By Lauren Mahakian Contributing writer. Originally published in PV News on 3/10/2021


I love watching little kids playing. They’re inquisitive. They haven’t yet developed the filters of political correctness. Most of all, they’re fearless.

They run, jump, and climb without a moment’s thought about consequences. Those of us old enough to remember riding around in the back of a station wagon without seatbelts might even say our parents didn’t worry about us getting hurt as kids either.

It’s almost as if kids are made out of rubber. They stumble and tumble and get right back up again. If they do break something, they heal pretty quickly. At three feet tall, less than fifty pounds, and lots of growing to do, kids can be very resilient.

At the other end of the spectrum are older adults.

For them, falls are much more dangerous. When they walk, they’re farther from the ground than when they were little, and they’re much less stable as they age. The likelihood of a fall is greater, as is the likelihood of a bone fracture from it. For people suffering from osteoporosis or increased bone fragility, the risk of a bone fracture from a fall is higher still, and far more serious.

The risks to health, quality of life, and even life itself after a break is a significant concern.

Of all possible breaks, a hip fracture seems to be among the most severe an older adult can suffer. According to a recent article in CNN Health, one in three adults over the age of 50 will die within a year of suffering a hip fracture. Those over 80 have a five-to-eight times greater risk of death within three months compared to those without a hip fracture. 

Whether the increased mortality rate results from complications of the fall or subsequent surgery, including internal bleeding, stroke, infections, or other complication, is irrelevant. Simply put, you don’t want to fall. Ever. You also don’t want your loved one to fall. 

Understanding the risk factors

Unfortunately, we can’t completely eliminate the risk of a fall, not to mention that a hip fracture (in particular) can be caused by other incidents like running into the edge of a table or desk. In fact, one of the risk factors for a hip fracture is age. They’re just more likely to occur in those over age 65.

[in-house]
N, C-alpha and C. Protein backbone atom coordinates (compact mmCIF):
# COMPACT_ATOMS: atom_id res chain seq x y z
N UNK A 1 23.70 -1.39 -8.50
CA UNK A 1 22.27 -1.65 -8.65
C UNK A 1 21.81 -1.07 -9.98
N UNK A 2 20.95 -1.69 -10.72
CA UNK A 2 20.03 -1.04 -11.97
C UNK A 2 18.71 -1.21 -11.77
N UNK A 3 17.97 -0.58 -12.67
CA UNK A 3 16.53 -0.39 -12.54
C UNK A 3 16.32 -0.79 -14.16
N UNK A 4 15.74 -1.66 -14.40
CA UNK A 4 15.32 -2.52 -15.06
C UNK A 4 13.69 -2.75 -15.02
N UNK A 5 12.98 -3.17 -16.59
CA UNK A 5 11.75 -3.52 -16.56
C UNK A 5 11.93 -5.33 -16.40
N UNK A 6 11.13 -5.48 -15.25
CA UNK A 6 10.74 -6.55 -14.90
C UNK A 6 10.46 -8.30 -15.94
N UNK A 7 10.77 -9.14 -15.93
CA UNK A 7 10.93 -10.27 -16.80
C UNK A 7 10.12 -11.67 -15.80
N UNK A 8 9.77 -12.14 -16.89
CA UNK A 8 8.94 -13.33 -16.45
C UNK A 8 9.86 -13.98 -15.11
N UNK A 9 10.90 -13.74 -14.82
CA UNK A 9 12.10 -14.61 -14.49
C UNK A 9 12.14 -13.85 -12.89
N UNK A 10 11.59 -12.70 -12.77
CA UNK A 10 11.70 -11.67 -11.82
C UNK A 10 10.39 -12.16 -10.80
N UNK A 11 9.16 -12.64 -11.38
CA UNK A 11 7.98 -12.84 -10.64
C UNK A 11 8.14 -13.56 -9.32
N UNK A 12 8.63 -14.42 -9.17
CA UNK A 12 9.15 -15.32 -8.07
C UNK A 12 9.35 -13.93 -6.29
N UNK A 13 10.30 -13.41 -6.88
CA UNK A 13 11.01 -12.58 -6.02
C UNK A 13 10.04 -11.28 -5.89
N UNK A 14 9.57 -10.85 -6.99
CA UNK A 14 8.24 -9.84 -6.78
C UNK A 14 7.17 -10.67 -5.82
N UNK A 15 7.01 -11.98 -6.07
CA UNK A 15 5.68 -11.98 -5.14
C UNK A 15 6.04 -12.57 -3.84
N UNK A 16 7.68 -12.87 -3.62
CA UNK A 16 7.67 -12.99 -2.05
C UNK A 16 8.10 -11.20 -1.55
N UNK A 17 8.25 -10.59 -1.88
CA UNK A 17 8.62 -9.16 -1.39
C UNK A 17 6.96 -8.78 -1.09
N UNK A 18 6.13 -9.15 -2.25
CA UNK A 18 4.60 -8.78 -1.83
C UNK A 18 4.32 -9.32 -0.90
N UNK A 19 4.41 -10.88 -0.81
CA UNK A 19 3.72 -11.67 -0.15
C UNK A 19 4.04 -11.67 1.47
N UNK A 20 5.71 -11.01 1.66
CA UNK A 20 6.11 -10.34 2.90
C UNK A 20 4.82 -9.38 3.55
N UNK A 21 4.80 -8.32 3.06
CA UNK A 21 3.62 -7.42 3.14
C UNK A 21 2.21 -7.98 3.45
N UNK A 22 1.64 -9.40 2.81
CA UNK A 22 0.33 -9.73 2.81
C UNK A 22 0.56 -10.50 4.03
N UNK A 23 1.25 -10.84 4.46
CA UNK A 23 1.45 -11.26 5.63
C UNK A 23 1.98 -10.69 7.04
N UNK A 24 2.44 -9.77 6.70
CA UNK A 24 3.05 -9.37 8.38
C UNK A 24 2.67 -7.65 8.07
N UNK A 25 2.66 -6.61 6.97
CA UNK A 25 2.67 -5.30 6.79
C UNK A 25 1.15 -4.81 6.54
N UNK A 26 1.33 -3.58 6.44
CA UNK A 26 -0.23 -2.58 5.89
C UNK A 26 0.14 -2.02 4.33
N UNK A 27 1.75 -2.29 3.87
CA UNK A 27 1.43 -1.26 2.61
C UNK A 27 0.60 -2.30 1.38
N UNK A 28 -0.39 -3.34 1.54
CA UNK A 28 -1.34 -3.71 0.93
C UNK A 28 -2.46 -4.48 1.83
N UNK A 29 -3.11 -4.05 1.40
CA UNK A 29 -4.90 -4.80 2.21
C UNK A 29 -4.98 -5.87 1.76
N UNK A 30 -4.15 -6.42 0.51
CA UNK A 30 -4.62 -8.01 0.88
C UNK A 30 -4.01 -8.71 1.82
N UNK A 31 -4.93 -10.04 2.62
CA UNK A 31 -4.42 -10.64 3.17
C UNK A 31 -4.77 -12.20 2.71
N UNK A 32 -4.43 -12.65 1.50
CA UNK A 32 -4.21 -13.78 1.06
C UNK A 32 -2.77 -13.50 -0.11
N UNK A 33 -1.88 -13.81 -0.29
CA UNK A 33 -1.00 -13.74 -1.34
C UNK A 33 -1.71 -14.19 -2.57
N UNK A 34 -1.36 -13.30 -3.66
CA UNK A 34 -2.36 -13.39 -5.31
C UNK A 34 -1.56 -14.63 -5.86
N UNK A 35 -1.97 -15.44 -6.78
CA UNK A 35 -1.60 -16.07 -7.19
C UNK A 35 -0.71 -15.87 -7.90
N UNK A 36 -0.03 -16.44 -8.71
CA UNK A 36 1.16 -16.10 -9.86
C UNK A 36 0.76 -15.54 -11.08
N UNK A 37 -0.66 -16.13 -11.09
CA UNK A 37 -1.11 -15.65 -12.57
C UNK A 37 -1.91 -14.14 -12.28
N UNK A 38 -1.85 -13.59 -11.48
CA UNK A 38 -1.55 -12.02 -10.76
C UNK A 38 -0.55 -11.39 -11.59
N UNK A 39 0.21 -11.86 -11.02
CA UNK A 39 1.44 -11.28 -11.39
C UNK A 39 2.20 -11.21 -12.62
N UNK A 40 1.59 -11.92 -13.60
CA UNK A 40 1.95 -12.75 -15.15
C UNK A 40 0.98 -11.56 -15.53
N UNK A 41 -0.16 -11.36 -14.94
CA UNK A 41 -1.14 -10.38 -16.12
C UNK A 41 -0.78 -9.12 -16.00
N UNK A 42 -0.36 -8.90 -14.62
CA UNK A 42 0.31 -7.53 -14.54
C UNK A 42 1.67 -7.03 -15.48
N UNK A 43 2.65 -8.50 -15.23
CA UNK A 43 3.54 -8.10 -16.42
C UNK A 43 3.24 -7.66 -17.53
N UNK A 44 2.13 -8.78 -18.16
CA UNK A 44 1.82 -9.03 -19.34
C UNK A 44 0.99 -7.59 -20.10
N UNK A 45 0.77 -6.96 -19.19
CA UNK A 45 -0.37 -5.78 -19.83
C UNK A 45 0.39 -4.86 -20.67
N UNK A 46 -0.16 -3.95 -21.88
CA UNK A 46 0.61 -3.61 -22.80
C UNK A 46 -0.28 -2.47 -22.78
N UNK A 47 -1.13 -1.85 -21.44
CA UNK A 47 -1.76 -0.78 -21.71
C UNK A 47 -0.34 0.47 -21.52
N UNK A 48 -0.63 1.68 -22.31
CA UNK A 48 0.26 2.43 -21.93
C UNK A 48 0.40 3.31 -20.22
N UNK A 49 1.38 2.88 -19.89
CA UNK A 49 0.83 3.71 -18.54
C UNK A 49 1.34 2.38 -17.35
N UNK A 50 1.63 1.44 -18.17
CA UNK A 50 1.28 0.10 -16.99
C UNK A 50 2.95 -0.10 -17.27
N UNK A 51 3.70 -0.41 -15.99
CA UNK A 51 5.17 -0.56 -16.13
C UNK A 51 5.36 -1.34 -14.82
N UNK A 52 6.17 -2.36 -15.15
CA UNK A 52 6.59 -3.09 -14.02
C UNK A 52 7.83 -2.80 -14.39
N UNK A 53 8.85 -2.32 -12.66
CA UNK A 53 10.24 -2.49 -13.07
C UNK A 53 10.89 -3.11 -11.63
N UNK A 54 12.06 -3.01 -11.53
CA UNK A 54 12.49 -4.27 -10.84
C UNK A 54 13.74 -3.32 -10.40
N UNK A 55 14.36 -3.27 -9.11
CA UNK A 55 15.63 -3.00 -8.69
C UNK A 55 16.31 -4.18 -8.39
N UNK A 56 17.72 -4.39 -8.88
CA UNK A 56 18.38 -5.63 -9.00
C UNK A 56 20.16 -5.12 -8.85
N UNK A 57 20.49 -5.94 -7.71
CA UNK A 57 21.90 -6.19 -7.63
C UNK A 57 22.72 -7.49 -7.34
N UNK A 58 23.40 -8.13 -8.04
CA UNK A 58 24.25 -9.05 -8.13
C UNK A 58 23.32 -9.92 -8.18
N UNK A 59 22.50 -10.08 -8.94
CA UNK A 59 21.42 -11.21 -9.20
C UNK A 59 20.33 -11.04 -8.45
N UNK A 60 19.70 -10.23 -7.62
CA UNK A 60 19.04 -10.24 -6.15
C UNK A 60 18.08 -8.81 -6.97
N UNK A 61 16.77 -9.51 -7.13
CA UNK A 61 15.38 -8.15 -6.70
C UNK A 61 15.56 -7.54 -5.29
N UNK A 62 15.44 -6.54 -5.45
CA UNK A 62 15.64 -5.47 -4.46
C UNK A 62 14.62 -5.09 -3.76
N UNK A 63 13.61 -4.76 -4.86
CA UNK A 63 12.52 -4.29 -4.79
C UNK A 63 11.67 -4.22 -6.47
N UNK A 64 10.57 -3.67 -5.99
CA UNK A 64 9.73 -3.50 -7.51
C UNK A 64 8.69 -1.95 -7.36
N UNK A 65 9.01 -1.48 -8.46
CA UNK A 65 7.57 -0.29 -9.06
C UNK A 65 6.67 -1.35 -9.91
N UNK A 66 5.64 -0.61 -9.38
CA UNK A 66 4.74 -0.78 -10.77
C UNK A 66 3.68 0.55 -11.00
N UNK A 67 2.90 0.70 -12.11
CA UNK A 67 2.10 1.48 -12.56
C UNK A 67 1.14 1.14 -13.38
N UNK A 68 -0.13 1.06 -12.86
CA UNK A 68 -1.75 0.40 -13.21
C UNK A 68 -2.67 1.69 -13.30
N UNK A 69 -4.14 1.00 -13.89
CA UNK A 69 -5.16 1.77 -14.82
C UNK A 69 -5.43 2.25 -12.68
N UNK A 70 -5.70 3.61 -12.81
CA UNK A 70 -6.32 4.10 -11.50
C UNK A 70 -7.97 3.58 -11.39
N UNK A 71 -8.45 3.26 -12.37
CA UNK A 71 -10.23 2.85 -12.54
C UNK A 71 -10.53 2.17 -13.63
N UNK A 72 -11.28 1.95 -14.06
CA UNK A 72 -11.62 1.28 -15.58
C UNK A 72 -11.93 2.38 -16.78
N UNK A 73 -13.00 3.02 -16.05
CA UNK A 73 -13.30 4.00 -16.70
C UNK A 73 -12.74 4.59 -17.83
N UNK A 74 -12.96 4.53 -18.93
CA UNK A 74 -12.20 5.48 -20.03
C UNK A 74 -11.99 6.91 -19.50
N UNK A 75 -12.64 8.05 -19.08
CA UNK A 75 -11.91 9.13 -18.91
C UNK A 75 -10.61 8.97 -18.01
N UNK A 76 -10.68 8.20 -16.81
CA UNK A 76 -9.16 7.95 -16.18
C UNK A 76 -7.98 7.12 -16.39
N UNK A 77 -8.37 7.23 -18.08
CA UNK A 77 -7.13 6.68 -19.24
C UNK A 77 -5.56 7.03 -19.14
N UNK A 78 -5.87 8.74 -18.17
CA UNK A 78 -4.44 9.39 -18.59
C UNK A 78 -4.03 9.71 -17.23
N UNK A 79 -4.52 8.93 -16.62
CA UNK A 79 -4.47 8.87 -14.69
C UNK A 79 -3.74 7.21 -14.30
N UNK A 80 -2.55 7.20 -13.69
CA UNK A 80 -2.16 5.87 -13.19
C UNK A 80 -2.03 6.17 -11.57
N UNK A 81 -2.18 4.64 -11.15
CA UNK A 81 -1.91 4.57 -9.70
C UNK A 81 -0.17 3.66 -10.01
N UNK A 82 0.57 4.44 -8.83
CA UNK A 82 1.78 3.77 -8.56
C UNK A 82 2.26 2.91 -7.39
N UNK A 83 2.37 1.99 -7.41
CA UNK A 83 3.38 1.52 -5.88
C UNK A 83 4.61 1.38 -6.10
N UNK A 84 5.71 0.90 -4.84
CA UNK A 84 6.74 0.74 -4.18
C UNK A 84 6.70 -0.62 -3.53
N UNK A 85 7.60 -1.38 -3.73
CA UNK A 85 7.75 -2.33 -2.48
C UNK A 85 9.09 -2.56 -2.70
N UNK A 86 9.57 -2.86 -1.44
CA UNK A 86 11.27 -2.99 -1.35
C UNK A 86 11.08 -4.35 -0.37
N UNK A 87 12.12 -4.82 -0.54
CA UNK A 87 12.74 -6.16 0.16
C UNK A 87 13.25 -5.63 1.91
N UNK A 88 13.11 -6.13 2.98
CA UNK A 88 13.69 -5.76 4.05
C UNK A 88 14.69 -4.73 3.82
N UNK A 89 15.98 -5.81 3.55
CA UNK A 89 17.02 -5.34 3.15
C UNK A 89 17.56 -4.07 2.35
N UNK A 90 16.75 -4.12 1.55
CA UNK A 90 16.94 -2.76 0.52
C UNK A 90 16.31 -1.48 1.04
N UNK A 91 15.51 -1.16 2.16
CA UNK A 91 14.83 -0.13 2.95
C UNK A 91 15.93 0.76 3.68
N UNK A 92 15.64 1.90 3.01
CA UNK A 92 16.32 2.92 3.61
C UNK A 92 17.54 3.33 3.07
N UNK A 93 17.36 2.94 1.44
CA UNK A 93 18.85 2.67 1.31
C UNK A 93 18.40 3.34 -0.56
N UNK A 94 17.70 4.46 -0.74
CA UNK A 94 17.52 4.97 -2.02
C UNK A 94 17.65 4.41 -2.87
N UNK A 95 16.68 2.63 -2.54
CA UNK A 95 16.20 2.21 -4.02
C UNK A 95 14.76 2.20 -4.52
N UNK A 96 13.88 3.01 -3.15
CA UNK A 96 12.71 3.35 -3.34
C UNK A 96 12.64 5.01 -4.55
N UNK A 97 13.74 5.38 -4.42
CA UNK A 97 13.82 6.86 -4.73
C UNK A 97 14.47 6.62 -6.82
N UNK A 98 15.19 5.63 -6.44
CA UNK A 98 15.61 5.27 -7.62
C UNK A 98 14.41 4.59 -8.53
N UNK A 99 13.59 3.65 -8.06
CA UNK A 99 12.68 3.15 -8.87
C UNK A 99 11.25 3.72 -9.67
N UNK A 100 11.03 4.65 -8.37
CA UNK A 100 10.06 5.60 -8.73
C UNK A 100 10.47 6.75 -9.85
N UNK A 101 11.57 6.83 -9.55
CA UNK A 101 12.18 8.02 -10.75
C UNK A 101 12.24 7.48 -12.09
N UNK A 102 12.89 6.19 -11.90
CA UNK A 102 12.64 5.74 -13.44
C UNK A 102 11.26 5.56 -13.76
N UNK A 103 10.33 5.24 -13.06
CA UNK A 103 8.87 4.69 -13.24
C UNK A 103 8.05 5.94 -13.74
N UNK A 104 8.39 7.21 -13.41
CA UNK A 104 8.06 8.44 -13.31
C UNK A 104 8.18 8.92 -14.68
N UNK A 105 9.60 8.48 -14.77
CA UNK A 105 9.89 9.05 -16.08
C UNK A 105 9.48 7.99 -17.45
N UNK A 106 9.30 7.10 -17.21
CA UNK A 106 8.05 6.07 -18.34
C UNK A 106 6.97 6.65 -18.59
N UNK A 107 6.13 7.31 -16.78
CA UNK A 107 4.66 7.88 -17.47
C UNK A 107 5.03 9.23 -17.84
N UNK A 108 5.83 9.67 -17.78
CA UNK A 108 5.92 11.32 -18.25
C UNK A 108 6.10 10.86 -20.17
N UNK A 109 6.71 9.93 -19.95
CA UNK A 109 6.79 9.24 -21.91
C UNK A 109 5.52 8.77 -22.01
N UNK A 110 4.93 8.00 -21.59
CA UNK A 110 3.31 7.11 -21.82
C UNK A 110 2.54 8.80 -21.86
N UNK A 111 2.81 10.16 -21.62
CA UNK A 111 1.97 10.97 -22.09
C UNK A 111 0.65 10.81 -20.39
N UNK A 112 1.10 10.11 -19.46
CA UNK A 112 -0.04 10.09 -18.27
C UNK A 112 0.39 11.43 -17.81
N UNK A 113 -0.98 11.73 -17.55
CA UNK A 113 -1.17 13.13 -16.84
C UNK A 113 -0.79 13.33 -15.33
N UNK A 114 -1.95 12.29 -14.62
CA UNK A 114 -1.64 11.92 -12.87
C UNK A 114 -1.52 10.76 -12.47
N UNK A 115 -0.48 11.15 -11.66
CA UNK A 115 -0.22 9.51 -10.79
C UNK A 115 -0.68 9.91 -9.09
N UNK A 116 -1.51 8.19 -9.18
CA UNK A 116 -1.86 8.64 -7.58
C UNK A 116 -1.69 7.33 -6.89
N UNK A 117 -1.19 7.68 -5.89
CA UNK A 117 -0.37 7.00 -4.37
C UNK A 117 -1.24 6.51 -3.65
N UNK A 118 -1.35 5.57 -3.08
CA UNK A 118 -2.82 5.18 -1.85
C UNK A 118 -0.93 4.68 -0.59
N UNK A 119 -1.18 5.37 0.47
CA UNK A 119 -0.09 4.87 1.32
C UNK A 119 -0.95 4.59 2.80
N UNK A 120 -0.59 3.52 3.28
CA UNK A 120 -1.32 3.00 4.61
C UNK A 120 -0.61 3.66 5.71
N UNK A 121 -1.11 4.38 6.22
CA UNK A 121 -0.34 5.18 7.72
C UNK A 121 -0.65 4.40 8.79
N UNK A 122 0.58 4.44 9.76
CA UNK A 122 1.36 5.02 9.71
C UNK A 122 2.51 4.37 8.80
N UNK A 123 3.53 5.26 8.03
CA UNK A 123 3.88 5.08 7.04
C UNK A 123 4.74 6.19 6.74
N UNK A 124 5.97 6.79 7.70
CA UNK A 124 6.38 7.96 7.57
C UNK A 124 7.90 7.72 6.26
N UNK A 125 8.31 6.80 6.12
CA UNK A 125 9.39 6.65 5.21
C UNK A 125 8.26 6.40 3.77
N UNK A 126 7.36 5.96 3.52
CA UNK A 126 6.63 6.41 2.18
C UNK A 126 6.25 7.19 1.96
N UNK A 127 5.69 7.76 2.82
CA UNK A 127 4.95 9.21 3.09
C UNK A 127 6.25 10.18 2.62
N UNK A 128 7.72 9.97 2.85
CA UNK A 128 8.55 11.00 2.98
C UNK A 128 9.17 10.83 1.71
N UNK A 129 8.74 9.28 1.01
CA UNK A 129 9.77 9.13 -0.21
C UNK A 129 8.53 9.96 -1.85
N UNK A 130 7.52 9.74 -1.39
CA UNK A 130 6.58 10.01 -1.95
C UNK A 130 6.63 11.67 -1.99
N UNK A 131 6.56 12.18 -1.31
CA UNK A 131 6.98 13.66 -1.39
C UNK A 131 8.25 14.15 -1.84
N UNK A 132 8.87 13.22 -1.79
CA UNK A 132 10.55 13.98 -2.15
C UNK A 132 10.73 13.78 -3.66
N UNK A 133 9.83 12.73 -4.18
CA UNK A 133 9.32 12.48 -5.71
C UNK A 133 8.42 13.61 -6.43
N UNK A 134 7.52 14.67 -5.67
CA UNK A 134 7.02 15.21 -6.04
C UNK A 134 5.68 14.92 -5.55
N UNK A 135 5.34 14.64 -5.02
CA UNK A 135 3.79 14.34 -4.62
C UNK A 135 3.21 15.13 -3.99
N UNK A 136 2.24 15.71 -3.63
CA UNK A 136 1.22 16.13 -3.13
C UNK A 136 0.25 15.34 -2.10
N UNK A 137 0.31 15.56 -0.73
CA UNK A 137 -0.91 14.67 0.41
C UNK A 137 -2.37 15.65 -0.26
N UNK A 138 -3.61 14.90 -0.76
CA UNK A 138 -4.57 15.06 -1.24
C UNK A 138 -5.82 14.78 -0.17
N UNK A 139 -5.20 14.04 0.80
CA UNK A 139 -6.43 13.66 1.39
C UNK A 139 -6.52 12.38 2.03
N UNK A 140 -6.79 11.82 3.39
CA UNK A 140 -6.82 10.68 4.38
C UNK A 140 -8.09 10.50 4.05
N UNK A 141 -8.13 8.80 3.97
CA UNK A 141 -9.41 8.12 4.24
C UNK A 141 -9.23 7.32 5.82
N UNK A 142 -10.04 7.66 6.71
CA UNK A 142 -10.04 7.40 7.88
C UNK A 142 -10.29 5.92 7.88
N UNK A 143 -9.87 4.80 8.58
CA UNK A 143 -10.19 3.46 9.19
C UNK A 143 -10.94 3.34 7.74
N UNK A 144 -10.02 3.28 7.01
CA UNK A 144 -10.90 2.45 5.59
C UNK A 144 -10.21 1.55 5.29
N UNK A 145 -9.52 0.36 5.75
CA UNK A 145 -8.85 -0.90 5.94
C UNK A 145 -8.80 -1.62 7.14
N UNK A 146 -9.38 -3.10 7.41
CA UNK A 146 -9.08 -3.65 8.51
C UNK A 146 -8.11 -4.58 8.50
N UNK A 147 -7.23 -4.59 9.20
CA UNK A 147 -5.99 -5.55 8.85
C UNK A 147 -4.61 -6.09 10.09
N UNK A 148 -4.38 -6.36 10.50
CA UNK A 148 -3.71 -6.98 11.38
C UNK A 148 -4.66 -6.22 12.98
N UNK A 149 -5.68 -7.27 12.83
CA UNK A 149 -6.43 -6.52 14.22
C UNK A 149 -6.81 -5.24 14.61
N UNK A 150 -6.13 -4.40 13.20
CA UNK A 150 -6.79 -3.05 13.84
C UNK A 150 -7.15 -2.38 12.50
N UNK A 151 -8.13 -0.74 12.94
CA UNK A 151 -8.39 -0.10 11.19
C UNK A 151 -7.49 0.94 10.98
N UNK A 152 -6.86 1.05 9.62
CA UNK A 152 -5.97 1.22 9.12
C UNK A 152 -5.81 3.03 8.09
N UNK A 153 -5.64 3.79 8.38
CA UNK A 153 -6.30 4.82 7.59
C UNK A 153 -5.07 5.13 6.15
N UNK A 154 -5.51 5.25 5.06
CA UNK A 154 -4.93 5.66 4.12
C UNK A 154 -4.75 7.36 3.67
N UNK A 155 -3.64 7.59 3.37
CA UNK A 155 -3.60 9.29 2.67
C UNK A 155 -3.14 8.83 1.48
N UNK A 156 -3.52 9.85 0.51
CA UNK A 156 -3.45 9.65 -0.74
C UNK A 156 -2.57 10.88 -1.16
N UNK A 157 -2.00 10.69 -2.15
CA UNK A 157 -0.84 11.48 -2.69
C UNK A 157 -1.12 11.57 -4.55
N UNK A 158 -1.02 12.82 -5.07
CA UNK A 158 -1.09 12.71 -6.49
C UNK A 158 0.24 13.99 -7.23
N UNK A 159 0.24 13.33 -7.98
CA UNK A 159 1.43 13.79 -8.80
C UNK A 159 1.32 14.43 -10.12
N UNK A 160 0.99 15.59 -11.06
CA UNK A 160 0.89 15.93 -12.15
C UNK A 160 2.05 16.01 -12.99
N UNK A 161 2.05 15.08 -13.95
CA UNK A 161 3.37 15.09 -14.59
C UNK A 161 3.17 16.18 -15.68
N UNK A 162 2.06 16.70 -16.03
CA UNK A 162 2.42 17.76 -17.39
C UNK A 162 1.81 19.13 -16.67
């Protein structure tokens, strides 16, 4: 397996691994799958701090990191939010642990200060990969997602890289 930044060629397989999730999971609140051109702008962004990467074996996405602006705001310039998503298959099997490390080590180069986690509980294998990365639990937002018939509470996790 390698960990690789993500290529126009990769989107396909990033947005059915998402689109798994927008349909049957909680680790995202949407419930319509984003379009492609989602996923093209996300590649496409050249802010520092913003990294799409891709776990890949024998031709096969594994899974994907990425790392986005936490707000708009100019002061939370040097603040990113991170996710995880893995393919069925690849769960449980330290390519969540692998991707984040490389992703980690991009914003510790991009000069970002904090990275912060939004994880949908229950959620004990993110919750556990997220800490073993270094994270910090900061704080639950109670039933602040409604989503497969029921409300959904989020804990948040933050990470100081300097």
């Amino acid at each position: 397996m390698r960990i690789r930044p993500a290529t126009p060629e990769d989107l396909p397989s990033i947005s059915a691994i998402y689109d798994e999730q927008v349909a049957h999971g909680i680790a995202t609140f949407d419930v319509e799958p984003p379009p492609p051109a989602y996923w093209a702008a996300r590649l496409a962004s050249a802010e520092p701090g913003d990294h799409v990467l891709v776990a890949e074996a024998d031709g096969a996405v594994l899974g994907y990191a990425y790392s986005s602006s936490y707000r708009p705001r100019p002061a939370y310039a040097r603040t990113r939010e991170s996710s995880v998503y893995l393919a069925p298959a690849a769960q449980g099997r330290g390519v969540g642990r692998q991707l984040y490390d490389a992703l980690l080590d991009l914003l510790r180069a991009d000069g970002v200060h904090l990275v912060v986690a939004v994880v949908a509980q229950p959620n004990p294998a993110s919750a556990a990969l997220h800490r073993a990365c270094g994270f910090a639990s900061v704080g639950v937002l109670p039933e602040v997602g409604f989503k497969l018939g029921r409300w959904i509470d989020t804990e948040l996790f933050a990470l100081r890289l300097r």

What we can do, however, is understand why falls happen in the first place—the risk factors. Armed with this information, we can then evaluate our own situations and those of our loved ones. Mitigating the risks is really the best we can do, short of staying in bed or wrapping ourselves in adult-sized bubble wrap.

Simply put, age itself is a risk factor. With age comes an increased risk of several other risk factors. One of these is gait and balance. If loved ones are in excellent physical condition and walk miles every day, you’re fortunate. Gait, however, can decline with age for a number of reasons, including lack of exercise.

If medical professionals diagnose osteoporosis or flag gait as an issue, consider yourself on notice. If you observe loved ones using walls and furniture to assist with their movement (so-called furniture walking), pay attention. Ask a professional about hip protectors, which are approved by the FDA to help prevent hip fractures.

Vision issues contribute to risk. If your loved one has difficulty judging depth of steps or seeing uneven landscape or changes in floor texture, the risk of falling goes way up.

Judgement can also decline with age. I’ve worked on countless cases where someone made a poor choice, almost to spite their condition. They insist on climbing steps or walking without assistance with disastrous results.

Other risk factors include medications. Discuss living conditions, excessive clutter, or the presence of steps with your healthcare professional.

Dementia as a risk

Alzheimer’s Disease and other dementias can lead to all of the risk factors we’ve listed. Judgement, gait, balance, vision, depth perception, and other visual capabilities all degrade.

If we address the risks, we can help our loved ones avoid falls. Improving conditions in homes by making them age-in-place friendly may be enough. However, I must emphasize the importance of bringing in competent professionals to better evaluate situations. Their experience and objectivity let them see things you can’t.

Falls for older adults are a serious matter and need to be taken seriously. Your loved one’s health and your well-being are simply too important to take chances. 


Lauren Mahakian is a certified care manager. Check out her free podcast, Unlocking the Doors of Dementia™ with Lauren and Free Support Groups on Zoom.

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